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Boxer Thurman to defend title after nearly 2 years away
By BRIAN MAHONEY
NEW YORK (AP) Keith Thurman has been limited to fight fan instead of fighter for nearly two years, going to bouts but looking up at someone else's name in lights.
He's ready to be the star of the show again.
The undefeated Thurman returns from a lengthy layoff caused by injuries, defending the one welterweight title he still holds against Josesito Lopez at Barclays Center on Saturday night.
"Last several times that I was in here, it was spectating other cards and other shows," Thurman said. "And it's just a whole other atmosphere and whole other energy. Twenty-two months since I've been in here. I almost forgot what it's like when it's your fight week and when you're the headliner."
For Thurman (28-0, 22 KOs), that was March 4, 2017, when he edged Danny Garcia in a split decision in Brooklyn to unify the 147-pound titles. He had surgery two months later to remove bone spurs from his elbow. When he resumed training after a lengthy recovery, he hurt his left hand.
He says he probably could have returned last year, but opted to wait until the new year for what he felt was a fresh start. He had to give up the WBC belt he won in the Garcia fight that Shawn Porter has since won because of his inactivity, but he is still recognized as the WBA champion.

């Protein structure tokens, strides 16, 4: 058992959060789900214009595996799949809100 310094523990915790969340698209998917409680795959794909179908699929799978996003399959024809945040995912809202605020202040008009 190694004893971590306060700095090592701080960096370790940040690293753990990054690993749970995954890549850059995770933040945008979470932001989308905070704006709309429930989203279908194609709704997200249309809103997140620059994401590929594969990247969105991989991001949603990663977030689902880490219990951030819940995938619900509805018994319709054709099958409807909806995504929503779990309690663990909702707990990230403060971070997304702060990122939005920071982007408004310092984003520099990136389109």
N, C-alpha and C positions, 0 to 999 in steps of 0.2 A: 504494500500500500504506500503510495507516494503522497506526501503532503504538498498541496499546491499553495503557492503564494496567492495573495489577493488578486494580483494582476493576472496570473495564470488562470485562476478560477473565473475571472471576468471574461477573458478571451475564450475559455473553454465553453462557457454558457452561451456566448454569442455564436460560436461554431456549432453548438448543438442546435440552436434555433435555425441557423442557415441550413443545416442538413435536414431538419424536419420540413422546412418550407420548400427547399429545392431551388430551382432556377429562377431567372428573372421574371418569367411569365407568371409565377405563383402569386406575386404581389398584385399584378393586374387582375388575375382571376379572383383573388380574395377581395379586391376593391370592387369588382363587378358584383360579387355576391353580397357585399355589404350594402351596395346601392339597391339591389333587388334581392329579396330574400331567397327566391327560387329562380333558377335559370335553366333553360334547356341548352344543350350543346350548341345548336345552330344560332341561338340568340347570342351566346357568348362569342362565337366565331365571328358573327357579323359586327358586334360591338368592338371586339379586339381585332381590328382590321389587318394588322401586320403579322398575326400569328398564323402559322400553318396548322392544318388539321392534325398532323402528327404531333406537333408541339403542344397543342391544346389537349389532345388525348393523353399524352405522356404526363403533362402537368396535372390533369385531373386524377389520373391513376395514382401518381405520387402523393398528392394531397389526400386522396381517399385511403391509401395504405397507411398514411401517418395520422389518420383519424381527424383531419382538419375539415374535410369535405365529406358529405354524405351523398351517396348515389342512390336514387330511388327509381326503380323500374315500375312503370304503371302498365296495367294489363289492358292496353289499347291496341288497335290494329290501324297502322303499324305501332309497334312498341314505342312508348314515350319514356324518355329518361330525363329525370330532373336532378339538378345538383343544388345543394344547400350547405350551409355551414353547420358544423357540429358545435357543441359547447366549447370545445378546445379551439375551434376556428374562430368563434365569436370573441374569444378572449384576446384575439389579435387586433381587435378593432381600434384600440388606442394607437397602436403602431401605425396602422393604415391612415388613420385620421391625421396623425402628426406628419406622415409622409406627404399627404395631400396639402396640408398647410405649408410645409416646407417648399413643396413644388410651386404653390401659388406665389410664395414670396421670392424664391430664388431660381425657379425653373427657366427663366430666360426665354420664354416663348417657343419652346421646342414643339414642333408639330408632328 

Frustrated that he couldn't get a straight answer from doctors about how long the elbow surgery rehabilitation would take, Thurman is hesitant to make any promises. He thinks he'll fight twice this year, though won't guarantee it. The only thing he'll say is neither fight would be against Errol Spence or Terence Crawford, the other two welterweight champions who have emerged as the stars of the division while Thurman was sidelined.
"If we fight a champion, we're only fighting the WBC because that champion is me," Thurman said. "I was the champion. I want to reunify my titles before going after the champions that I've never faced before and this reason is because I was the unified champion of the world. When Keith Thurman steps in the ring and faces one of those fighters, there will be my two titles on the line plus their one title.
"Once you get a taste of a certain status, you kind of get used to it. I want to get that status back before going above and beyond."
First he has to get past Lopez (36-7, 19 KOs), who lost to Canelo Alvarez, Marcos Maidana and Andre Berto. He defeated Victor Ortiz.
"I'm always in tough battles, but I don't shy away from them," Lopez said. "I know I'm in a tough fight this weekend, but I'm more than ready for it."
In the co-main event televised on Fox, Adam Kownacki (18-0, 14 KOs), born in Poland but based in Brooklyn, faces veteran Gerald Washington (19-2-1, 12 KOs). Washington previously challenged Deontay Wilder for his heavyweight title.
Thurman will try to show he's the fighter whose knockout power earned him the nickname "One Time." He said he's healthy and ready, and Lopez is expecting to see an opponent not slowed by ring rust.
"I just know that I've prepared for the best Keith Thurman that I've seen," Lopez said. "I'm at championship level and I'm going to prove that on Saturday."
Follow Brian Mahoney on Twitter: http://www.twitter.com/briancmahoney
Updated January 25, 2019